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Predicament of anex-president

2 years ago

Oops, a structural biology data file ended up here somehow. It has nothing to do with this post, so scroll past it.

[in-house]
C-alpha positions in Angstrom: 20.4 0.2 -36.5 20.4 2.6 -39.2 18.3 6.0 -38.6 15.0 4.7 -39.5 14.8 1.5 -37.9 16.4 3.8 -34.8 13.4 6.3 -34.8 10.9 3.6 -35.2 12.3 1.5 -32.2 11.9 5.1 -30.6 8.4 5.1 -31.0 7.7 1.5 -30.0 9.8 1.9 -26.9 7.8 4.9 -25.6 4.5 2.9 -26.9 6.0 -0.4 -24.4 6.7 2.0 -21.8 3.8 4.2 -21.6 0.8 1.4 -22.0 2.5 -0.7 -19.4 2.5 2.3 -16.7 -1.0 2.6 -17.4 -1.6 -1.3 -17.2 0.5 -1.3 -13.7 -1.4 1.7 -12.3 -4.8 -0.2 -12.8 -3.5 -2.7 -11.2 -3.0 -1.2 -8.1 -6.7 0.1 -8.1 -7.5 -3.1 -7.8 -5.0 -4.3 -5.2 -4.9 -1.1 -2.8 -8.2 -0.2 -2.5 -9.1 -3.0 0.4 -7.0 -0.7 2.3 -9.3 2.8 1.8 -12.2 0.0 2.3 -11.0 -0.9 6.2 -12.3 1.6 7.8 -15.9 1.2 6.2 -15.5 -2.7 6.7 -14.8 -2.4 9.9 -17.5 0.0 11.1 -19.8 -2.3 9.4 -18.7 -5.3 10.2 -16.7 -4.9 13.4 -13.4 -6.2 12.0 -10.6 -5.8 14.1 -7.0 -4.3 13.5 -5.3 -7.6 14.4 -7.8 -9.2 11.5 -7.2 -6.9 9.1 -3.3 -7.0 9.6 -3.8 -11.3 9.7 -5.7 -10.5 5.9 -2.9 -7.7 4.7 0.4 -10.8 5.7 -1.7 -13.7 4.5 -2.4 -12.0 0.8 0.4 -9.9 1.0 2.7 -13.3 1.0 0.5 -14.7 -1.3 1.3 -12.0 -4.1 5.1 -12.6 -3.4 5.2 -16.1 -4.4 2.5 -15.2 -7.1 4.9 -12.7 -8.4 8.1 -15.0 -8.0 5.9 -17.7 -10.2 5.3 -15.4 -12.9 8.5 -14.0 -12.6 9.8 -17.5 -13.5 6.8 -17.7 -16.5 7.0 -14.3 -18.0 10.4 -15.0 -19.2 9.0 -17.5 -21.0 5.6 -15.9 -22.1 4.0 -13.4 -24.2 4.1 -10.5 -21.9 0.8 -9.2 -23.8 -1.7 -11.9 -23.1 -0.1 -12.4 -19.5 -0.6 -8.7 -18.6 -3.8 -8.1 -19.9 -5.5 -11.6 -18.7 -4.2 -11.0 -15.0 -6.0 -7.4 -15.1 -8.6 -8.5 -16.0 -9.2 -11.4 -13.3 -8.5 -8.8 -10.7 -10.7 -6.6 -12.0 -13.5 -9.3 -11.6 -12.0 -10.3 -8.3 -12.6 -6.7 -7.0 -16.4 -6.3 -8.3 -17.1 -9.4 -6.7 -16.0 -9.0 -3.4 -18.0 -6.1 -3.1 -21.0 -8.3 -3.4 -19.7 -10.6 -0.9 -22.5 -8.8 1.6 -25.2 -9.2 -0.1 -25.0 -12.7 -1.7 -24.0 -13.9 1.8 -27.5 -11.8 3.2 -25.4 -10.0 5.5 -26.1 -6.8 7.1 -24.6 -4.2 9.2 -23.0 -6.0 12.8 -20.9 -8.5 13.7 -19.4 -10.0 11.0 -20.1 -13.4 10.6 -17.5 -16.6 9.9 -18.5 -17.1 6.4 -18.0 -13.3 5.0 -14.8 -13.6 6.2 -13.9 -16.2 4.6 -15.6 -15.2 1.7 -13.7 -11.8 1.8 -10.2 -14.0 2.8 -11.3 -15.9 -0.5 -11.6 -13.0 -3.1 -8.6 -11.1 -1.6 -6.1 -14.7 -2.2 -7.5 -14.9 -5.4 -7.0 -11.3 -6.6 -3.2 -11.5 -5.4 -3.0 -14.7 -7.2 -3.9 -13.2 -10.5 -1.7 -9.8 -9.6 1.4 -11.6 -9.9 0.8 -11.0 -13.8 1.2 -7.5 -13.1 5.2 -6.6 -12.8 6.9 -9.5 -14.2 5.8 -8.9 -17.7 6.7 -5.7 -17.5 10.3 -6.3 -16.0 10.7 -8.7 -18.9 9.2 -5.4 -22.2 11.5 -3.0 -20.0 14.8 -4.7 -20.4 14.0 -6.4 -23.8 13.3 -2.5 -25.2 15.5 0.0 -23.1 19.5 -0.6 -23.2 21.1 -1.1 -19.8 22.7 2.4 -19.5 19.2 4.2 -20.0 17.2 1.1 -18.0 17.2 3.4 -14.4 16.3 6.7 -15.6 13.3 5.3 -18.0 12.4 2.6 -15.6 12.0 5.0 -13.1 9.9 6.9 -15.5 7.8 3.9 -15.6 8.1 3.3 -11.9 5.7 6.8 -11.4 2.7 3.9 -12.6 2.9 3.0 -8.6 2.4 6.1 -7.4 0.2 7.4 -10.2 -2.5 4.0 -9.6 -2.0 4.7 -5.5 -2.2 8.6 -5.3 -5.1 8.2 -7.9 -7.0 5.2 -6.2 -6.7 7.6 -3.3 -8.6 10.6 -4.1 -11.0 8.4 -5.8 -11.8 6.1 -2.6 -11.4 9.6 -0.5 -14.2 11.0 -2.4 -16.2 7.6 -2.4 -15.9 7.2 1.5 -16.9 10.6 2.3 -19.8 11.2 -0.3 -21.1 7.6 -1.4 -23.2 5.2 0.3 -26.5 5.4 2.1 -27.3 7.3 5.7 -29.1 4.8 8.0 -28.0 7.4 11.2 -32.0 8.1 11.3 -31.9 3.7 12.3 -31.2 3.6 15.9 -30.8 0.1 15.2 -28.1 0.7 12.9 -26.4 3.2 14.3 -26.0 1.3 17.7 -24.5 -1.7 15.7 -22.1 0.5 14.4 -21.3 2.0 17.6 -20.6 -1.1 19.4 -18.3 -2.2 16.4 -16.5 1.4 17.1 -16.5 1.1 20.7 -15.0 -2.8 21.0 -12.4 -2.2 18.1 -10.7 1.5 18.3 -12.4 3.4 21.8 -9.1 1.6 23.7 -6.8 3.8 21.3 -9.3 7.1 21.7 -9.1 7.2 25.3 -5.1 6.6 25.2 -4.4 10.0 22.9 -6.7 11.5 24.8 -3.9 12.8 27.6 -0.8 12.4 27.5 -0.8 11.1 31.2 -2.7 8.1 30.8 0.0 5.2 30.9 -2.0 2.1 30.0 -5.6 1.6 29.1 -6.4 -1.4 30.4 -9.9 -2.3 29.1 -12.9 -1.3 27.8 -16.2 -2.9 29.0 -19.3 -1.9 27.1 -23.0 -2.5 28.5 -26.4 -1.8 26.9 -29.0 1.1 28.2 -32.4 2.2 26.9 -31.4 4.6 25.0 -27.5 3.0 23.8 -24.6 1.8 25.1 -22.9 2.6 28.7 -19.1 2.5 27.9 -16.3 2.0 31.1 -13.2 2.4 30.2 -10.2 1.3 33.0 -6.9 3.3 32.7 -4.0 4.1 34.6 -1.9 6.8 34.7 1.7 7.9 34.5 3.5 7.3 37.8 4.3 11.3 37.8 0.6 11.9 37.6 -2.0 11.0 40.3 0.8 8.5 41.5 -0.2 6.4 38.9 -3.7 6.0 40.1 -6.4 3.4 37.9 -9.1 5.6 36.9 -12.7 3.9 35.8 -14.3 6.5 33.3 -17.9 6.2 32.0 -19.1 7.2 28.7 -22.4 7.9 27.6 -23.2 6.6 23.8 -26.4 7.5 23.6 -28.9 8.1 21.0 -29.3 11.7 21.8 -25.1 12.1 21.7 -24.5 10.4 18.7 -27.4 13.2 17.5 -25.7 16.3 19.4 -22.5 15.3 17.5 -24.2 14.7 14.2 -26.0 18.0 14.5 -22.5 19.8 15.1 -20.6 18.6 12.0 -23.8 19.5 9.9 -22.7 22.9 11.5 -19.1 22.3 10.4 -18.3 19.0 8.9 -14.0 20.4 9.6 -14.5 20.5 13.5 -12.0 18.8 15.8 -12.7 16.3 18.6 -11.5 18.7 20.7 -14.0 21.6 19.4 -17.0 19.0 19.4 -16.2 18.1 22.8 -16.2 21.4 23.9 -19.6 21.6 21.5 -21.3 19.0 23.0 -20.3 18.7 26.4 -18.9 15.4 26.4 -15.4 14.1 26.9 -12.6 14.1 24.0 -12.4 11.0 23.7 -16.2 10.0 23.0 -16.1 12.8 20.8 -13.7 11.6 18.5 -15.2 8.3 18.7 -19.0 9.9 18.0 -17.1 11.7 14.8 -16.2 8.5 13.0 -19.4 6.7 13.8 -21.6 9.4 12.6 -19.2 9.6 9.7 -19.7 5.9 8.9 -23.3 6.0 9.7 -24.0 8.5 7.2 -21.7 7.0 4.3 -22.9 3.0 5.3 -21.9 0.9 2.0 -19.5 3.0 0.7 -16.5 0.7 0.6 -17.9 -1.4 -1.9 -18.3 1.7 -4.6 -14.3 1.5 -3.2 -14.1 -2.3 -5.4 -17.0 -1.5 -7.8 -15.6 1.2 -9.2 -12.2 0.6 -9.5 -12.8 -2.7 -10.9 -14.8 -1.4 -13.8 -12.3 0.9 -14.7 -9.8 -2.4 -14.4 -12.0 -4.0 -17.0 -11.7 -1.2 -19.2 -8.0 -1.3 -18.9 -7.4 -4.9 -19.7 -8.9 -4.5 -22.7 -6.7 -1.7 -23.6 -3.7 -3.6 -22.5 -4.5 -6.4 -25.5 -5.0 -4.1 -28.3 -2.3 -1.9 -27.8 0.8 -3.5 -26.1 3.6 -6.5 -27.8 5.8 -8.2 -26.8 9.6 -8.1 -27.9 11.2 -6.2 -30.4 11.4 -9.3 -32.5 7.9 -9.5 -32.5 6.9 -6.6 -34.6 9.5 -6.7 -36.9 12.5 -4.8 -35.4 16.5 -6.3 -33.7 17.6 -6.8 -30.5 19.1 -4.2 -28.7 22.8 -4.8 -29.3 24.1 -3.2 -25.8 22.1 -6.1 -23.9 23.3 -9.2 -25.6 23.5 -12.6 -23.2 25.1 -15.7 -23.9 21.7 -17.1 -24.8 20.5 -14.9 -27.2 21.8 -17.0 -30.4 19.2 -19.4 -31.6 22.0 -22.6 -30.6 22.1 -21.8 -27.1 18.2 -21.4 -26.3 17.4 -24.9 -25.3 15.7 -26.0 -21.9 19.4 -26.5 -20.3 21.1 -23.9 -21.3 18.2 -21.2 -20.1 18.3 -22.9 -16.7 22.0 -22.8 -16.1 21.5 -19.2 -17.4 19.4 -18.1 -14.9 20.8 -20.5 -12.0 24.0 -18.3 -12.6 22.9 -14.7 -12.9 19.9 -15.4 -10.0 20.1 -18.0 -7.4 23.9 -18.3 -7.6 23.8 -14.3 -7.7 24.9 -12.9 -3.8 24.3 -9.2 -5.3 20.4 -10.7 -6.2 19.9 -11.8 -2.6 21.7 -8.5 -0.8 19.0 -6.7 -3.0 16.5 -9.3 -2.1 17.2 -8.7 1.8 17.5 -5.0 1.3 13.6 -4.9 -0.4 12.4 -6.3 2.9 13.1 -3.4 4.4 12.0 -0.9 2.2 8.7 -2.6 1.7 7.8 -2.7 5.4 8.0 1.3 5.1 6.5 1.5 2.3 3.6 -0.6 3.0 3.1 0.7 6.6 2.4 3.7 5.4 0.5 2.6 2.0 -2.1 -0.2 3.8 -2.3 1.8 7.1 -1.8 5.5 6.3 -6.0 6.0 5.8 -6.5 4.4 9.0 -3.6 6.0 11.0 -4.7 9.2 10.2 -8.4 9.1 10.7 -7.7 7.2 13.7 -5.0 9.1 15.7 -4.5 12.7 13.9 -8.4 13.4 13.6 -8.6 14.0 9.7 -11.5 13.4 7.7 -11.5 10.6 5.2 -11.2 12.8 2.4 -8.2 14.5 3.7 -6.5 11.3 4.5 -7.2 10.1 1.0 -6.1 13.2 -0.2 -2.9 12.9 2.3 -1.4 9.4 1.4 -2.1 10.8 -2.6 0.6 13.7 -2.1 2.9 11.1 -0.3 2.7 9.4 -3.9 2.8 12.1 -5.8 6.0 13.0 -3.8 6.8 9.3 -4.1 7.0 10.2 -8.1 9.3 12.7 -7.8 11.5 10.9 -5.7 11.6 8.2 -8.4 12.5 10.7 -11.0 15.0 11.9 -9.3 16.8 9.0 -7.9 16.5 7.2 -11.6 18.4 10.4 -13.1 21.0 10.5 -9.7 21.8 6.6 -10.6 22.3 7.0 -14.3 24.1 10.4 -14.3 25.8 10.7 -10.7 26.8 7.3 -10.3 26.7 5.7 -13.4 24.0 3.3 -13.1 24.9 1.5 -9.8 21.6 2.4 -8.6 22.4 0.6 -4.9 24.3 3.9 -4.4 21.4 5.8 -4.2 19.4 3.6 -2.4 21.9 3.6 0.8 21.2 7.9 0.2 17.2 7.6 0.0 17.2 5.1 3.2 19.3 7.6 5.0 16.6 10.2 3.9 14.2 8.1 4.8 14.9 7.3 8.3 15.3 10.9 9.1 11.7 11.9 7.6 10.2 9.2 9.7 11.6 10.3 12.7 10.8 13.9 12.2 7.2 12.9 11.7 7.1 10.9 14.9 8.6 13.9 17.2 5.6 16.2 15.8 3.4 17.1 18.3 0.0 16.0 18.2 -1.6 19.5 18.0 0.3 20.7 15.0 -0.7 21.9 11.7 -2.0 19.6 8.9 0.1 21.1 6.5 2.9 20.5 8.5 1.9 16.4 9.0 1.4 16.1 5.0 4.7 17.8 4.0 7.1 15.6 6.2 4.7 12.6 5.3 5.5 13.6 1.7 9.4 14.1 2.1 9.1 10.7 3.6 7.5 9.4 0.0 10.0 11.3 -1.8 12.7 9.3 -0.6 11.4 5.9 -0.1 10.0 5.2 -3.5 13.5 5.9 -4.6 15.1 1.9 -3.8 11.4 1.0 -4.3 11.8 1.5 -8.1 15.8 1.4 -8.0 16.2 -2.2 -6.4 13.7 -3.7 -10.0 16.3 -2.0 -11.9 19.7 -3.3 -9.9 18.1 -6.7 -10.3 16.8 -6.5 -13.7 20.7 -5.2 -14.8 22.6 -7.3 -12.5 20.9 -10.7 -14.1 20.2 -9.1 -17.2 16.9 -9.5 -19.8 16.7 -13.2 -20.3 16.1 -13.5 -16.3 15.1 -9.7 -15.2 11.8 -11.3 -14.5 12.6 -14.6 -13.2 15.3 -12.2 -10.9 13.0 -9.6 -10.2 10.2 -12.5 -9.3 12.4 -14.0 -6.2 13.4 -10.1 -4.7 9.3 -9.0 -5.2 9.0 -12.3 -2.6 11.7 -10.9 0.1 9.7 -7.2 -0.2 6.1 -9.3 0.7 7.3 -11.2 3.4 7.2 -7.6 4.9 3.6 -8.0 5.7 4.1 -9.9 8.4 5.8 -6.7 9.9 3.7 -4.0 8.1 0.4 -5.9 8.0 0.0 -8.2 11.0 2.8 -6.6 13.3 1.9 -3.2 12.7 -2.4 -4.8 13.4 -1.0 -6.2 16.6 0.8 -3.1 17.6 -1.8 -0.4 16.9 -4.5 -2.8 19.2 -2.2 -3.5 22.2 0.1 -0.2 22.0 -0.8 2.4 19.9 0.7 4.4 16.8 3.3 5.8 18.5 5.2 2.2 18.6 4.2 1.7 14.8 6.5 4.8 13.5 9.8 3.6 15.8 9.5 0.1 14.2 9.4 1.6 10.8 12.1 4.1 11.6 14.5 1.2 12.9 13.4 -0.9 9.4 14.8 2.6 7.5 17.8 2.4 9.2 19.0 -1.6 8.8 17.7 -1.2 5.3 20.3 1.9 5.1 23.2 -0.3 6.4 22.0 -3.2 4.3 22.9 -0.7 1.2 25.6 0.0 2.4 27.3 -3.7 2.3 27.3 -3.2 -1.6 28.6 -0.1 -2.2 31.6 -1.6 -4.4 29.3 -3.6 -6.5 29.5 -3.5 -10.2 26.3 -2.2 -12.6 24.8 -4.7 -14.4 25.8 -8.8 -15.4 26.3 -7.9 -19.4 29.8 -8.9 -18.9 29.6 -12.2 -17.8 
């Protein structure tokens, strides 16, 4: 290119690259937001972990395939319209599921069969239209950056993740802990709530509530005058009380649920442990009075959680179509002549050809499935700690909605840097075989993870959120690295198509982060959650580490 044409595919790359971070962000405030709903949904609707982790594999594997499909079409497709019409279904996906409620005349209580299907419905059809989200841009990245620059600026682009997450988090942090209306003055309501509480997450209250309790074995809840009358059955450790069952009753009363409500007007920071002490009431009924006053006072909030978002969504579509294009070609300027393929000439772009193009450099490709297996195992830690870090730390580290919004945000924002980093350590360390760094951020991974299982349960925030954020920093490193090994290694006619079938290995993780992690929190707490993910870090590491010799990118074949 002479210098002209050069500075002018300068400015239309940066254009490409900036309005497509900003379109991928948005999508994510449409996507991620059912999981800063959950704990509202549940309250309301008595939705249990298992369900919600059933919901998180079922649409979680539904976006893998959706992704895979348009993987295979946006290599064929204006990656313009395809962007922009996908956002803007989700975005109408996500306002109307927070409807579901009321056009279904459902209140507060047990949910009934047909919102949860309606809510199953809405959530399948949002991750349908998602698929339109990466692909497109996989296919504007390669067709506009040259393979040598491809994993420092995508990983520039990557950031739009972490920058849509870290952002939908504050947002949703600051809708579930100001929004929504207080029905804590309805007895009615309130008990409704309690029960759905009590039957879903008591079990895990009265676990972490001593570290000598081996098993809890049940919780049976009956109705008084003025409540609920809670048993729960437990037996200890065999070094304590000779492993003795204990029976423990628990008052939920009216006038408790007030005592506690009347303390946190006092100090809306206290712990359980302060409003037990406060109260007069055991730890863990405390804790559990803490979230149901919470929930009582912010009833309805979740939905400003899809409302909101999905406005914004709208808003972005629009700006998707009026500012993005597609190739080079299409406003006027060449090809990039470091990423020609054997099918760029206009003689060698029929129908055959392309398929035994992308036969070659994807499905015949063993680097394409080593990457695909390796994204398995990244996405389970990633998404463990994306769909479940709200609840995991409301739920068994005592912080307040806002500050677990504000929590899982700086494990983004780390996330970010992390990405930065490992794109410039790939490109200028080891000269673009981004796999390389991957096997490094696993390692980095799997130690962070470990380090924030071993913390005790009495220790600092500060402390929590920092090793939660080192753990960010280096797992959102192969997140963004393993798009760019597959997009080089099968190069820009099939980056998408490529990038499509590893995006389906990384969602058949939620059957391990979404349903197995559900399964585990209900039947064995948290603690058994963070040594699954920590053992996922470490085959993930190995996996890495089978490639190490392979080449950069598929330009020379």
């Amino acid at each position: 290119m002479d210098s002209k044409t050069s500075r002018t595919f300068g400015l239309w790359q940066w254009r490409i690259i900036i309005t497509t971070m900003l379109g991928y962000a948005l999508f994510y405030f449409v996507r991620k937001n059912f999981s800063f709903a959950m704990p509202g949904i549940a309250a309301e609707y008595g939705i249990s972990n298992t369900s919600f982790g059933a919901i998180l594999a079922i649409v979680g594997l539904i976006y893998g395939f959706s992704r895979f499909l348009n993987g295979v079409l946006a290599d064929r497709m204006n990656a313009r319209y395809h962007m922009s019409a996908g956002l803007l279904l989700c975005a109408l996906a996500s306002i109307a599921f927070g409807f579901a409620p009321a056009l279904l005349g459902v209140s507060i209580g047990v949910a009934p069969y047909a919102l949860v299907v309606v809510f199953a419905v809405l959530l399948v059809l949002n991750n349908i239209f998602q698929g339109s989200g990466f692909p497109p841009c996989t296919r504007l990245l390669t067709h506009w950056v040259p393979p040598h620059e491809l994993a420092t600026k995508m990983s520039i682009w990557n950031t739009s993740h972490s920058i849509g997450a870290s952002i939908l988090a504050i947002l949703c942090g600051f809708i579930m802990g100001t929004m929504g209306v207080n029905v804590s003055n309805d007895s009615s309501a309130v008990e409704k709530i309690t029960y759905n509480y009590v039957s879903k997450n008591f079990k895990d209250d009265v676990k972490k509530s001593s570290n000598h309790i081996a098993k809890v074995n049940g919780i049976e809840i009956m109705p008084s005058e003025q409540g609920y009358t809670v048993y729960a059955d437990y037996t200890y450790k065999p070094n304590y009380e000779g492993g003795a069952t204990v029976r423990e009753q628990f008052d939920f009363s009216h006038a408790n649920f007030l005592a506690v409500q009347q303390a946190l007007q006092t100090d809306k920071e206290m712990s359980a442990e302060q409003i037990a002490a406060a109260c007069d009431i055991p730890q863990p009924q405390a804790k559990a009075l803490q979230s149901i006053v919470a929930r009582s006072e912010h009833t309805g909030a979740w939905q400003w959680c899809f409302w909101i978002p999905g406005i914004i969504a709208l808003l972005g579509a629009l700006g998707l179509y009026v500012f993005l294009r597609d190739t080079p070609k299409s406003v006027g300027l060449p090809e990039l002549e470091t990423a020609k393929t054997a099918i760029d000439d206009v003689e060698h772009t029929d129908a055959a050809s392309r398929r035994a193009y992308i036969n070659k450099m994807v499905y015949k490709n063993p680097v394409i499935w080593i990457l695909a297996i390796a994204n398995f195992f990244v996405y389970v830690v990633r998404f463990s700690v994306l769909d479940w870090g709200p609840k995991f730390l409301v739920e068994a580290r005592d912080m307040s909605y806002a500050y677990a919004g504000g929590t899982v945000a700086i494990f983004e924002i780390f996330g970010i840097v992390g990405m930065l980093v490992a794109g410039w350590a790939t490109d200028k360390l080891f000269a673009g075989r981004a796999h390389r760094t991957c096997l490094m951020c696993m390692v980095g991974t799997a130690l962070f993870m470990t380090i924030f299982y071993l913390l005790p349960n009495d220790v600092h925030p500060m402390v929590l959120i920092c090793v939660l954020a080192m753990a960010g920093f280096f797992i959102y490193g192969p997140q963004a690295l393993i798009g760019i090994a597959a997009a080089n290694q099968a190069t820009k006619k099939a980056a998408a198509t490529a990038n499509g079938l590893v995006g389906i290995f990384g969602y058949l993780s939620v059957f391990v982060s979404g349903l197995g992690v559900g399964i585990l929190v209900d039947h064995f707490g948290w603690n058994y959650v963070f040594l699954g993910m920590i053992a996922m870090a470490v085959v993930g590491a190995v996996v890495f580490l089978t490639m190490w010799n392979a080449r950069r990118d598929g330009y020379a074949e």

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Maithripala Sirisena once famously boasted that he used all of his vast political acumen, spanning 40-plus years, to secure the presidency in 2015. In hindsight, it can be inferred that the acumen he refers to is in fact the art of deceit he seems to have mastered over the years. This is the poser staring the nation in the face today in light of the questions being asked on whether his actions in those five years were based on personal benefit or the causes he was purportedly fighting for in the context of what has been transpiring at the ongoing Presidential Commission of Inquiry probing the Easter Sunday attacks.  At the time Sirisena secured the Opposition nomination as its common candidate, he was sitting pretty as Health Minster of the then Mahinda Rajapaksa-led Government. Therefore, the announcement came as a huge shock not only to the rank and file of the United National Party (UNP)-led Opposition, but also to the Sri Lanka Freedom Party (SLFP)-led Government of President Mahinda Rajapaksa, which saw Sirisena as the reincarnation of the biblical Judas, having made the announcement of his parting soon after having his last supper of hoppers with the then President. Having secured victory in January 2015, owing to the support of the common Opposition while his own SLFP voted en masse for the incumbent President, it didn’t take long for Sirisena to prove himself to be a misfit in the role. From the word go, he failed to understand the fundamental purpose for which he was put in that chair. Soon enough, it became clear that he was more a court jester than a politician of any principle or substance. Having assumed leadership of the SLFP by default on assuming the presidency, he paid little heed to its founding principles. So much so that he was a conspicuous absentee at its Founder’s Day commemoration last week. Today, it is becoming increasingly clear with the evidence being revealed before the Presidential Commission inquiring into the Easter Sunday attacks that Sirisena has more to answer for than what initially met the eye. He is becoming increasingly isolated with his own chosen appointees in the former defence establishment pointing the finger at him as the individual most responsible for what took place on Easter Sunday 2019. What is shocking, according to the evidence presented before the Commission so far, is that Sirisena is reported to have specifically instructed the Terrorist Investigation Department (TID) of the Police, headed at the time by DIG Nalaka de Silva, to drop its investigation into the extremist activities of the National Thowheed Jamath and hand it over to the State Intelligence Service (SIS), which in itself is not an investigation unit. It has been claimed that Sirisena was regularly briefed on the activities of this organisation, but for reasons best known to him no action was taken on the ground to put a stop to them, leave alone arresting the head of the outfit who had by then been identified for his extremist ideology and hate speech. If this was not bad enough, things took a turn for the worse following Sirisena’s arbitrary decision to sack his own Government and issue specific instructions to the defence establishment not to keep the then Prime Minister, State Minister of Defence, and even the IGP abreast of certain developments. As a result, these individuals had not been invited for Security Council meetings ever since, according to witness accounts. It has been reported that the Former President and Defence Minister even glossed over the multiple intelligence warnings of an imminent attack and did not think twice about leaving the country on a private visit days before the attack without even appointing an acting minister to oversee this critical subject. It also transpired before the Commission of Inquiry that Sirisena had subsequently allegedly made overtures to the IGP to take responsibility for the security failings with the assurance of being “looked after” with an ambassadorial post. What is intriguing is the fact that Sirisena, in an unprecedented move, chose to personally “observe” the proceedings of the inquiry even as the IGP made his controversial revelations from across the hall. We do not know whether Sirisena’s presence was intended as an intimidatory tactic to silence the IGP, but the fact of the matter remains that the top cop has stood by what he said. In an effort at damage control, the former President then hastily issued a press release disputing what the IGP had said, only to see him land in more hot water. He was subsequently summoned before the Commission and severely reprimanded to desist from such action which was perceived as being in contempt of the Commission. Three Catholic Bishops who followed Sirisena in issuing a press release based on proceedings before the Commission were also reprimanded on the same grounds. The no nonsense attitude of the Commission must be commended. Given what has already transpired, it begs the question as to what exactly Sirisena was playing at given his lethargic, non-committal attitude in the job as described by witnesses that resulted in colossal damage not only to life and property, but the country’s image as a whole, which will take years to rebuild. The mandate of the Commission of Inquiry is to find out if there was any lapse on the part of the government in preventing the attacks and if so to identify those responsible for the lapses. The Commission, for its part, has gone much further and deeper into the matter than any of the other commissions that were appointed by the previous administration for the same purpose, which offers some sort of hope and consolation to the hundreds of victims, some of whom are still nursing physical wounds while thousands of family members of the victims will forever suffer with the mental scars. Meanwhile, in an interesting development last week, Minister Prasanna Ranatunga had a chilling message for those who may be found guilty of negligence in general and for former President Maithripala Sirisena in particular. Ranatunga went on record stating that if Sirisena is found guilty of negligence or wrongdoing with regard to the Easter attacks, he will be punished irrespective of whether he supports the Government or not. He went one step further and accused Sirisena of supporting the Government for his own protection. Given this state of play, Maithripala Sirisena must surely be a worried man these days. What is at stake here is not just justifying the relevance and existence of yet another presidential commission, but the establishment and strengthening of the premise that all who hold public office will henceforth be held accountable for their actions and/or inaction and will have to face the consequences. It will go a long way in rebuilding public trust in the individuals, institutions, and Government itself in executing the duties and responsibilities thrust on them through the people’s mandate. It goes without saying that when the example is set right at the top, its effects will trickle down to the lowest rungs and that cannot be a bad thing in a country struggling to discipline a bureaucracy that has long been used to passing the buck. This Commission will define where the buck stops and therein lies the positive aspect of all the negativity associated with that dreadful Easter Sunday.